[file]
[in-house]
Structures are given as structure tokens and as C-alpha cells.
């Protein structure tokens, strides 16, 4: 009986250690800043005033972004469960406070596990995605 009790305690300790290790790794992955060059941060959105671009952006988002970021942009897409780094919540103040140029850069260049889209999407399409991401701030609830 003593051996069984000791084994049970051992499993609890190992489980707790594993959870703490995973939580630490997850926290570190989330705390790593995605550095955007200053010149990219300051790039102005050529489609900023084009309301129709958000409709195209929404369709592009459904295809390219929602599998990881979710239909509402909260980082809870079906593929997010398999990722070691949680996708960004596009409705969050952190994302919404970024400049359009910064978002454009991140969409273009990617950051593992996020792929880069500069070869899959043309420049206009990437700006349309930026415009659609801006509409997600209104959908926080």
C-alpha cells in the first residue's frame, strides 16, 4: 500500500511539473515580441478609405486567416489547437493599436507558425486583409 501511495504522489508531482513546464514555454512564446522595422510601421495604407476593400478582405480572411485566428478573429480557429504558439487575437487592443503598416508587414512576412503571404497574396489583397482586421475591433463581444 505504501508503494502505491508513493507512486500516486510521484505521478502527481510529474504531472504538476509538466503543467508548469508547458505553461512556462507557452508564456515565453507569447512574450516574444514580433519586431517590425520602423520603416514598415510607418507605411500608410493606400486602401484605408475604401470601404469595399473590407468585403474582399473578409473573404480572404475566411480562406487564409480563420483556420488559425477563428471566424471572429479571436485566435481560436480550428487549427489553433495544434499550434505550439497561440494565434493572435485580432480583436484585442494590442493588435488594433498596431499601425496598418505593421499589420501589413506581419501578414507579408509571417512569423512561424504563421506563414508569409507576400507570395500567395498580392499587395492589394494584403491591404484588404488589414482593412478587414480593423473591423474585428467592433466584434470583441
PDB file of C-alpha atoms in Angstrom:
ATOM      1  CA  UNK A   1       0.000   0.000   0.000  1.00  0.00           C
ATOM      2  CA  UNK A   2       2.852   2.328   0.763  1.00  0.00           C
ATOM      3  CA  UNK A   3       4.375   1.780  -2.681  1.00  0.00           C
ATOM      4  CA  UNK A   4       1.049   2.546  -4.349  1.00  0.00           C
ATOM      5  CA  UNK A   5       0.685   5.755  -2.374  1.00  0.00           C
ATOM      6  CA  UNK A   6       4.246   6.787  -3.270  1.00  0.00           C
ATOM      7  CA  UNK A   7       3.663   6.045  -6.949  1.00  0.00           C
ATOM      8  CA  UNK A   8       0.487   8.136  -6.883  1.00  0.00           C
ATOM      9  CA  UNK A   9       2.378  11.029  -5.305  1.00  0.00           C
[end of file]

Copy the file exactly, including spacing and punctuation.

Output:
[in-house]
Structures are given as structure tokens and as C-alpha cells.
């Protein structure tokens, strides 16, 4: 009986250690800043005033972004469960406070596990995605 009790305690300790290790790794992955060059941060959105671009952006988002970021942009897409780094919540103040140029850069260049889209999407399409991401701030609830 003593051996069984000791084994049970051992499993609890190992489980707790594993959870703490995973939580630490997850926290570190989330705390790593995605550095955007200053010149990219300051790039102005050529489609900023084009309301129709958000409709195209929404369709592009459904295809390219929602599998990881979710239909509402909260980082809870079906593929997010398999990722070691949680996708960004596009409705969050952190994302919404970024400049359009910064978002454009991140969409273009990617950051593992996020792929880069500069070869899959043309420049206009990437700006349309930026415009659609801006509409997600209104959908926080």
C-alpha cells in the first residue's frame, strides 16, 4: 500500500511539473515580441478609405486567416489547437493599436507558425486583409 501511495504522489508531482513546464514555454512564446522595422510601421495604407476593400478582405480572411485566428478573429480557429504558439487575437487592443503598416508587414512576412503571404497574396489583397482586421475591433463581444 505504501508503494502505491508513493507512486500516486510521484505521478502527481510529474504531472504538476509538466503543467508548469508547458505553461512556462507557452508564456515565453507569447512574450516574444514580433519586431517590425520602423520603416514598415510607418507605411500608410493606400486602401484605408475604401470601404469595399473590407468585403474582399473578409473573404480572404475566411480562406487564409480563420483556420488559425477563428471566424471572429479571436485566435481560436480550428487549427489553433495544434499550434505550439497561440494565434493572435485580432480583436484585442494590442493588435488594433498596431499601425496598418505593421499589420501589413506581419501578414507579408509571417512569423512561424504563421506563414508569409507576400507570395500567395498580392499587395492589394494584403491591404484588404488589414482593412478587414480593423473591423474585428467592433466584434470583441
PDB file of C-alpha atoms in Angstrom:
ATOM      1  CA  UNK A   1       0.000   0.000   0.000  1.00  0.00           C
ATOM      2  CA  UNK A   2       2.852   2.328   0.763  1.00  0.00           C
ATOM      3  CA  UNK A   3       4.375   1.780  -2.681  1.00  0.00           C
ATOM      4  CA  UNK A   4       1.049   2.546  -4.349  1.00  0.00           C
ATOM      5  CA  UNK A   5       0.685   5.755  -2.374  1.00  0.00           C
ATOM      6  CA  UNK A   6       4.246   6.787  -3.270  1.00  0.00           C
ATOM      7  CA  UNK A   7       3.663   6.045  -6.949  1.00  0.00           C
ATOM      8  CA  UNK A   8       0.487   8.136  -6.883  1.00  0.00           C
ATOM      9  CA  UNK A   9       2.378  11.029  -5.305  1.00  0.00           C